IMF Mission Chief declares Ghana’s economic woes over, praises program performance


Ghana’s troubled economy has turned the corner and seen the worst, according to the International Monetary Fund’s (IMF) Mission Chief for the country, St├ęphane Roudet.

He expressed optimism that the nation is now firmly set on the path to full recovery, provided the government maintains its commitment to implementing the IMF program rigorously.

‘If the government continues to implement the IMF program the way it has been done over the past year, then we can say that we have now seen the worst for Ghana’s economy,’ Roudet stated, allaying fears of potential shocks from global economic developments derailing the recovery process.

The IMF official dismissed concerns that the current economic rebound might be short-lived, underscoring that restoring full macroeconomic stability hinges on the strict execution of the program by the authorities.

Remarkably, Roudet revealed that Ghana’s performance under the program has exceeded expectations, prompting the IMF to review its growth forecast for 2024 upwards.

‘Gha
na is overperforming under the IMF program, and that is good. Ghana’s program is delivering on its promises and, in fact, it is over-delivering,’ he confirmed.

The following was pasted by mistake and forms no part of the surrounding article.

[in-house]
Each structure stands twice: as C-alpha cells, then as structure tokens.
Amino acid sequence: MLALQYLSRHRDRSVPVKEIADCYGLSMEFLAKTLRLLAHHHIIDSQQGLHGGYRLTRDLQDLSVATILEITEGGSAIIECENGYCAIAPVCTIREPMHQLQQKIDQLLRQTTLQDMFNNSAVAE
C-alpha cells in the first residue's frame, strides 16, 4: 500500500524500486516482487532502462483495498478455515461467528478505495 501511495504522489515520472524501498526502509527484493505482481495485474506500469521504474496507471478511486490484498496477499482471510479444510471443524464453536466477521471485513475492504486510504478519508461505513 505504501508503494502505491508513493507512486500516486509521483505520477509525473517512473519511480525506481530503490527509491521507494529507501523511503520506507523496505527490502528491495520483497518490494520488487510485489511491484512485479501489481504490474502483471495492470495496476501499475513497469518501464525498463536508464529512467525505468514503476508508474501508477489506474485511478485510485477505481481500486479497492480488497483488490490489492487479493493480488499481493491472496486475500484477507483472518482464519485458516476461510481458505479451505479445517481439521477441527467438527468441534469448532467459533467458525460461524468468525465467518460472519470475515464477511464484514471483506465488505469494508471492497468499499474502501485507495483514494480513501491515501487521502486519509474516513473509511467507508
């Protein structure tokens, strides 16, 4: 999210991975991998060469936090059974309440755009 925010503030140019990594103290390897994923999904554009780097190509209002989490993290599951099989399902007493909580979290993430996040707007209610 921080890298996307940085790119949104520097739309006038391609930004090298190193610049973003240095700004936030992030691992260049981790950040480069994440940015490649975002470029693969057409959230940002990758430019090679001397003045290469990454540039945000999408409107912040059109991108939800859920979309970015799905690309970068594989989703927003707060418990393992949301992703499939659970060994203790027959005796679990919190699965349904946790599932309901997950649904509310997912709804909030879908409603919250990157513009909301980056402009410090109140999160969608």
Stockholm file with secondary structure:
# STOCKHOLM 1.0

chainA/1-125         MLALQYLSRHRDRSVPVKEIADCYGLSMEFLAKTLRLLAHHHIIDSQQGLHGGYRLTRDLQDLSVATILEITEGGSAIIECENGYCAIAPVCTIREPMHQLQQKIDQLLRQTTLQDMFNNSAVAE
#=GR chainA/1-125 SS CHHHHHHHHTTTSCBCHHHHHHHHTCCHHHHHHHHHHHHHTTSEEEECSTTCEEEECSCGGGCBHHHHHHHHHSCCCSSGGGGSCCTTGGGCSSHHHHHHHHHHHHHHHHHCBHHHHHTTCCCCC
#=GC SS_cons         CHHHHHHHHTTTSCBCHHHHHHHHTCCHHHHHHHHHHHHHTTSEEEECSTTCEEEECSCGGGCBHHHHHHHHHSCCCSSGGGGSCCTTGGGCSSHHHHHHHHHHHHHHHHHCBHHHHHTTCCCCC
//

Roudet highlighted several positive indicators, including better-than-projected inflation figures by the end of 2022, a surprising growth trajectory, and the government’s success in raising the required revenue.

He also commended the Bank of Ghana’s efforts to control inflation and the country’s improving external and fiscal positions, stating, ‘Everything is moving in the right direction, and this is something that was not considered at the beginning of the IMF program.’

The Mission Chief attributed this commendable performance to Ghana’s unwavering commitment and seriousness in implementing the program, expressing confidence that the country’s growth potential average 5% in the medium term.

However, Roudet cautioned that fully restoring confidence in Ghana’s economy, as perceived by rating agencies, development partners, and domestic stakeholders
, will hinge on the continued steadfast implementation of the IMF program going forward.

As the IMF prepares to launch its Regional Economic Outlook, Roudet revealed that previous projections were based on ‘old assumptions,’ suggesting that Ghana should brace for revised, more favourable numbers reflecting the economy’s better-than-anticipated performance.

Source: Ghana Web